Sometimes, I wish my body would make up its mind. I hate it when I feel tired, yet my body, or my mind, refuses to sleep. This time, there is so much going on, that my mind refuses to slow down and let me slumber. There are too many questions, and very few answers.
I remain confused regarding the dualistic nature of Alec and the Boatman. Twice now, the one known as the Boatman has reminded me that he is not Greyson, nor Alec, even though he has worn both faces when dealing with me, as well as the face I do not remember, when he first took me across the water to Jasper Cove. And now, I have seen another face, that of a winged demon, which may be this being’s true form. Since he wears those other faces so well, I find it hard to separate him from the men I knew, especially during my encounter with him as Greyson when I was escaping from Jasper Cove. But, in our most recent encounter, he revealed himself to be the creation of that other man, if indeed he is really a man, who was Dee, who was Greyson, who was Alec. Can a man create a demon, or is the Boatman some other being whose nature I have yet to properly understand. Now that I think back, when the Boatman as Greyson handed me Dee’s journal, he did refer to him as that mirror of me. Perhaps I should read the journal again, to see if there are clues in there that might explain this dual nature, for at present, I cannot understand it.
That last encounter also poses another question – what was it that Aoibheann agreed to? All I heard was the word “home” and then the incantation that the Huntsman made while touching her after she said this. I did try to ask her the following evening, but we were all very tired, and I suspect that Aoibheann had consumed far too much wine to make any sense. I am worried that she may have given up too much, but until I understand the nature of things between them, I cannot say for sure. Again, there is the problem of his dual nature, for there is that part of him that is Llwyd, which is perhaps the part that Aoibheann still hopes to reach. I do not hold out much hope, for the form he has now, as the Huntsman, is quite clearly insane and beyond the reach of rational thought. Which reminds me, I must find out what became of Orie. I may not agree with his notions, but I cannot fault his bravery in standing up to the Huntsman and the Boatman.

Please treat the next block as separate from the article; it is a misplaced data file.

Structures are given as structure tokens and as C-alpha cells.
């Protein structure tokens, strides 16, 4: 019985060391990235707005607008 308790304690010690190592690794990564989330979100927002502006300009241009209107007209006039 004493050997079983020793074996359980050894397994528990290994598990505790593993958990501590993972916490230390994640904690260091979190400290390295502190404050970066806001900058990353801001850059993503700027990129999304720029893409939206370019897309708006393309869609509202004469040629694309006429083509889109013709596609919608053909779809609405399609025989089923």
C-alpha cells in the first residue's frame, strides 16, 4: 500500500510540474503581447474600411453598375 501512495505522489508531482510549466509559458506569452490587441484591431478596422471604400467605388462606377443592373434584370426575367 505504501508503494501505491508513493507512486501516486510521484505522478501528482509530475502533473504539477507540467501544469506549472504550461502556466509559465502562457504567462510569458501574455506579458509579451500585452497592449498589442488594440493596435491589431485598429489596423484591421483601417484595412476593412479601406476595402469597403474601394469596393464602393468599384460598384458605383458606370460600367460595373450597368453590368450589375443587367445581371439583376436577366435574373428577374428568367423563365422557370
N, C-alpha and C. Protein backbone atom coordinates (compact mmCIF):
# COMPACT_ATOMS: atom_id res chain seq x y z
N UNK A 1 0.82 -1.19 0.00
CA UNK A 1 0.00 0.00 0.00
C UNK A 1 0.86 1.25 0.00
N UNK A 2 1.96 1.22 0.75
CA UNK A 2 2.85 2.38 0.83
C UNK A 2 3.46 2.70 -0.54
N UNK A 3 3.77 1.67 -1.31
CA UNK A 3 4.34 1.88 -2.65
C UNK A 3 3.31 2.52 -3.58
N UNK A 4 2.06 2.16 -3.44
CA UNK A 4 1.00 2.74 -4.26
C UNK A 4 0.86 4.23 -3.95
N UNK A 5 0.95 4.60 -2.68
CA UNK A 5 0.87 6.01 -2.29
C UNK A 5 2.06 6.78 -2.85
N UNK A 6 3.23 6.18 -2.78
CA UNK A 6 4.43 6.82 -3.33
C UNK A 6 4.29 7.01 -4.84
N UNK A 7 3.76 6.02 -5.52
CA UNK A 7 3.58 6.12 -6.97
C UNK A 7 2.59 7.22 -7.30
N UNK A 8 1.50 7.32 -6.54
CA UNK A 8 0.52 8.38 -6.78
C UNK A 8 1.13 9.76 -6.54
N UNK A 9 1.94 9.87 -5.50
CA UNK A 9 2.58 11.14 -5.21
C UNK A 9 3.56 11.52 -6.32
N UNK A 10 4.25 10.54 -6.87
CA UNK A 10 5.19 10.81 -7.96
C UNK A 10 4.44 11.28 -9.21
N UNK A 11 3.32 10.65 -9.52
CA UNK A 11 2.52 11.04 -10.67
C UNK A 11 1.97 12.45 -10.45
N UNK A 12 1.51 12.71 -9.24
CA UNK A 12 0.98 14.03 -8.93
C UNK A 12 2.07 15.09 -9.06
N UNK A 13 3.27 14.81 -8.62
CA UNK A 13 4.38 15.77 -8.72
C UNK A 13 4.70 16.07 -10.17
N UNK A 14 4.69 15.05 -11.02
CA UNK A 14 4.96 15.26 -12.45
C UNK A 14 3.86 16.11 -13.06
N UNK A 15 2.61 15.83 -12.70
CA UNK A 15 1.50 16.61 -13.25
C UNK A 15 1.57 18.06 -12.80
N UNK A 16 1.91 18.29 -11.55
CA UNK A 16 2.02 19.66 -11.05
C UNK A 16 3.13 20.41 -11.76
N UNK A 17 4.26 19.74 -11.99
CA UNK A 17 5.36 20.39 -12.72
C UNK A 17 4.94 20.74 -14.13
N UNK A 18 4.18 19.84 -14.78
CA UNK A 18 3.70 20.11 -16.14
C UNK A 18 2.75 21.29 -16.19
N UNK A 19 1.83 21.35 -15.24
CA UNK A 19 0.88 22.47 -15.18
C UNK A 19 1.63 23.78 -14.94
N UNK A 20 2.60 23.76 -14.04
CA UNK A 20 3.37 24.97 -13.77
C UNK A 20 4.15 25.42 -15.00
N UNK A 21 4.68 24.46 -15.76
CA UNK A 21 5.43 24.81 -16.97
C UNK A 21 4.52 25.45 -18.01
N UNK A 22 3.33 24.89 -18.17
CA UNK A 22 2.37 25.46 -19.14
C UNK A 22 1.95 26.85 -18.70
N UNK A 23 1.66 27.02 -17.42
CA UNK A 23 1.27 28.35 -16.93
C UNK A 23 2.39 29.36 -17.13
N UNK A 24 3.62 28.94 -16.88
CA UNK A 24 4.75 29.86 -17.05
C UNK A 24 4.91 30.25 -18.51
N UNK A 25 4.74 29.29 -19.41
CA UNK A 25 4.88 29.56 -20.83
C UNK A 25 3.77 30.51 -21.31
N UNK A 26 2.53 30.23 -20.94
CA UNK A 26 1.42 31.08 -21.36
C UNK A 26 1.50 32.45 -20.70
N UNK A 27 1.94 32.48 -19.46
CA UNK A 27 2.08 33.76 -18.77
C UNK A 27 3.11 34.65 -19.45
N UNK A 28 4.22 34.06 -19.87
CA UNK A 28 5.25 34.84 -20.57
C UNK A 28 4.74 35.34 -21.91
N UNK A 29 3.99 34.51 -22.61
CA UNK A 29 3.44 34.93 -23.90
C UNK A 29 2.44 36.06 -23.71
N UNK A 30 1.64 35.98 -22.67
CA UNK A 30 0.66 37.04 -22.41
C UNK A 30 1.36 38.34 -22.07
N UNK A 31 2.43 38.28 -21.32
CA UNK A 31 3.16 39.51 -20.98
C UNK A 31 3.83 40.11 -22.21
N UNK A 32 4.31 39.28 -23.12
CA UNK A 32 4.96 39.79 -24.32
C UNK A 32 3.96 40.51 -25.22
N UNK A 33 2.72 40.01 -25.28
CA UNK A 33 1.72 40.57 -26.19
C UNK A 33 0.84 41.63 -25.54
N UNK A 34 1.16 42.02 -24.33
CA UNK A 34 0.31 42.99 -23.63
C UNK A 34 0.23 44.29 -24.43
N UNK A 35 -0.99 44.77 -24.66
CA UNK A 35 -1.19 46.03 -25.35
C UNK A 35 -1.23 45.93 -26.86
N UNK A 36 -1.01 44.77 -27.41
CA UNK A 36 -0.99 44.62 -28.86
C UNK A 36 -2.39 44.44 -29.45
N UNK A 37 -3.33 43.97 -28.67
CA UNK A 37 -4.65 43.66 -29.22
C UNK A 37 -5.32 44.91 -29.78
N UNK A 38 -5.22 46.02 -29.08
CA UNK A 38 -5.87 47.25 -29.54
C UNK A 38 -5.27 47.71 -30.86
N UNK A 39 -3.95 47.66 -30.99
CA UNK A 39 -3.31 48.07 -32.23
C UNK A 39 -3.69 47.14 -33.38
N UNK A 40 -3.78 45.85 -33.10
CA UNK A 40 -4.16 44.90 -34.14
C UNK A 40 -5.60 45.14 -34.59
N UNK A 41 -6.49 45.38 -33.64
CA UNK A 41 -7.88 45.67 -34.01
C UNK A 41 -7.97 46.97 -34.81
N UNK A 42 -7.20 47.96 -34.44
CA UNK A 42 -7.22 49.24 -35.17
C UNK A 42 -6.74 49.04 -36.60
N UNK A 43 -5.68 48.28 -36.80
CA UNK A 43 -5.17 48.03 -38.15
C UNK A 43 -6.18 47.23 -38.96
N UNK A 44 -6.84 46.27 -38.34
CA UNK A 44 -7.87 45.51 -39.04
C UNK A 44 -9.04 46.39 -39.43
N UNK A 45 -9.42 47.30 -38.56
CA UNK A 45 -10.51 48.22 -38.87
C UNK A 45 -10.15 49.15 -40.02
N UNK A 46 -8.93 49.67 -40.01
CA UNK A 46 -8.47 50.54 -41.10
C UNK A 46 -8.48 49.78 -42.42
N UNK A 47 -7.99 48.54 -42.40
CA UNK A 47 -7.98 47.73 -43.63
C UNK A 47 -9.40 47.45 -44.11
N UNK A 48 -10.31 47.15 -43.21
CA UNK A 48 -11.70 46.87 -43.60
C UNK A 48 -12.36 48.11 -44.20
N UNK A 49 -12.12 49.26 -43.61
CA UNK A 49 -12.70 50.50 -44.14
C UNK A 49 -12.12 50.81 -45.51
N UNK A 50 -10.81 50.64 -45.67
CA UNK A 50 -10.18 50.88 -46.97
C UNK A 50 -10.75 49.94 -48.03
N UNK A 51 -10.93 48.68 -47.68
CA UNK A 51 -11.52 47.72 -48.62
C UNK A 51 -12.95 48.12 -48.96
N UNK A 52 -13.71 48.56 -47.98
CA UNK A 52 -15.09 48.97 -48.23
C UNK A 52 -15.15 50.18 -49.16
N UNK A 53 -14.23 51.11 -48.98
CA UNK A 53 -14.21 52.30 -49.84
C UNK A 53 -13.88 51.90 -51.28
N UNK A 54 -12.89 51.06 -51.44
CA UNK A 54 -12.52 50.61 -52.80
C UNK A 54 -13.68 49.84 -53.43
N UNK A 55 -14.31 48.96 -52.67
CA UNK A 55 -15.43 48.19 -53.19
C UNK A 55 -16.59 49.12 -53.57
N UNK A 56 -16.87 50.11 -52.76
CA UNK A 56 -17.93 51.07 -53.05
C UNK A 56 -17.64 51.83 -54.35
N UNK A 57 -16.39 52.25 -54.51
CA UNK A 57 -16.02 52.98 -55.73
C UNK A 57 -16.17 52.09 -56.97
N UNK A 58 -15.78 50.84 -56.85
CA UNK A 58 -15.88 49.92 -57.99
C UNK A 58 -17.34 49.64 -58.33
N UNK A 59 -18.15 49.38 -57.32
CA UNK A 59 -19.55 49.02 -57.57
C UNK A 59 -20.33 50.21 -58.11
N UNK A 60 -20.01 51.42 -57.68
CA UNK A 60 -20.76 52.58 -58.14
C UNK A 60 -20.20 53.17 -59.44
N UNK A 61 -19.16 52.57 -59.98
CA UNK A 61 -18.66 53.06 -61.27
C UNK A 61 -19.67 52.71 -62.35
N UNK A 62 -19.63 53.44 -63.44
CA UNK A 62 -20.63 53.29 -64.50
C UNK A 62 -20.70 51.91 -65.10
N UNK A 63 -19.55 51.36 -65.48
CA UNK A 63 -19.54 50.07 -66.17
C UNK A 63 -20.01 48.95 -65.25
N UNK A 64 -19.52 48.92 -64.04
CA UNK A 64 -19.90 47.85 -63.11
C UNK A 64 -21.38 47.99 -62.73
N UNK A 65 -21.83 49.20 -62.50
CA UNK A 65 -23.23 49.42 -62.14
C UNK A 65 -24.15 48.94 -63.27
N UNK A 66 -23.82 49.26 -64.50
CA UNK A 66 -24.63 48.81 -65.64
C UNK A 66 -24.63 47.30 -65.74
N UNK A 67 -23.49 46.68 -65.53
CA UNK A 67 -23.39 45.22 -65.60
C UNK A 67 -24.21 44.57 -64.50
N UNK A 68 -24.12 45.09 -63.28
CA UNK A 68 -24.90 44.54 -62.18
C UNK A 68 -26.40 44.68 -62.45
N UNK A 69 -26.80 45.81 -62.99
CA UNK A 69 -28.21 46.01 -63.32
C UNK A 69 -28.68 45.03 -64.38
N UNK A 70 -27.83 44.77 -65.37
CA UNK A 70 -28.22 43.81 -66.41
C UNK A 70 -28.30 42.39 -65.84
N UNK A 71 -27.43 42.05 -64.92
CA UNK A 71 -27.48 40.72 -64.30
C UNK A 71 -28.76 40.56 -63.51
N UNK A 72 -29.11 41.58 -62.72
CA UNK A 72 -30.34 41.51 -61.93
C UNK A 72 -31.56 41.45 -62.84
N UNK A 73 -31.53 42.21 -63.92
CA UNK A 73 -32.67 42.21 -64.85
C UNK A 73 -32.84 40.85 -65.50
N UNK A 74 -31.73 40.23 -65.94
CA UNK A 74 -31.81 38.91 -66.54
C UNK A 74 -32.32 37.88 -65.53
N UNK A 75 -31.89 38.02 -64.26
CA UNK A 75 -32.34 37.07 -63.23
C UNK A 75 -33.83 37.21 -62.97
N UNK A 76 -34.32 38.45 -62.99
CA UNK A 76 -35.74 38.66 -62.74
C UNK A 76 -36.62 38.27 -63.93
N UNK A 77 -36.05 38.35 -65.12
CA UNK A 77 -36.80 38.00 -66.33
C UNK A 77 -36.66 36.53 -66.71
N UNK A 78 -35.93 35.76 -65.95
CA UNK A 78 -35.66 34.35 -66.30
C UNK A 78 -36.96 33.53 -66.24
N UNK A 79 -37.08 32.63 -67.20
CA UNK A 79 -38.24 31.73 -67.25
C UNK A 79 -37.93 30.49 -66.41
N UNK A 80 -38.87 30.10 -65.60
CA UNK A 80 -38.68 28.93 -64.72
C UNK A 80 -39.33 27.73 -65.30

Then there is the matter of Sophia. The same night that I was trying to ask Aoibheann what the thing about home meant, she was in the tavern, apparently very preoccupied with the painting of a mermaid. This might possibly have something to do with the Sisters of St Brendan’s that she mentioned. If they have some control of the Kraken, perhaps they have intercourse with other sea-dwelling creatures, such as mermaids. I know from my days in London that such beings exist. I am glad that she is starting to recover some memories, but I fear for when she learns about the darker part of her past in Richmond, and I have not had the chance to discuss this with her. Neither have I had the chance to ask Maric if he knows of any remedies for memory loss.
I also need to talk to Maric about so many things – this blood mastery thing he keeps mentioning, which is among the so many things I need to learn. Then there are Aoibheann’s problems with Ket’Lyn and Lucis, though I hope that my conversation with Lucis has put an end to that. I also need to speak to him about controlling the beast so that I can advise Dori. I detected a certain amount of hostility when I asked about dhampirs, so I hope I can obtain his help without endangering Dori.
At least things are well with Gwyn, even if I do not get as much time with her as I might like. I have not seen Valene much of late either, let alone both of them together. I hope this can be remedied soon. I suspect there was something that Gwyn wanted to talk about that same evening after the encounter with the Boatman, but then we both fell asleep, and she did not mention it again. It may have something to do with her comment to the Boatman that she does not have the currency to repay him. I recall her having some fears that her fae nature denied her a soul, which might be the currency she was referring to. Again, I lack knowledge, and there I do not know where to ask, since most of the fae are mysteriously absent. For myself, I find it hard to believe, that such intensely living beings, with all their capacity for love and passion and such like can lack souls.
Then there was the rather worrying fragment of thought I picked up from Maric, apparently during his conversation with Vedis. I don’t know if it was a deliberate send, or an accident, but either way, it is somewhat worrying. She was saying something about there only being one safe place in the cosmos – something to do with a Sisterhood and a Temple of the Void, or something like that. She was saying something about Patch placing crystals around the village and Ket’lyn placing ground bones between. All this, so far as I could make out, was something to do with setting up a portal to protect us when the time came. For what, I do not know, but it is deeply worrying.
With all these things on my mind, sleep was not going to be a visitor tonight. In an attempt to distance myself from all these concerns, I took out my book and my pen and applied my mind to the writing exercise that Aoibheann had mentioned – concerning the blue penguins that built pergolas. Despite all the other stuff on my mind, this proved an entertaining diversion and after completing the draft of what might well be the first chapter, I was finally able to sleep.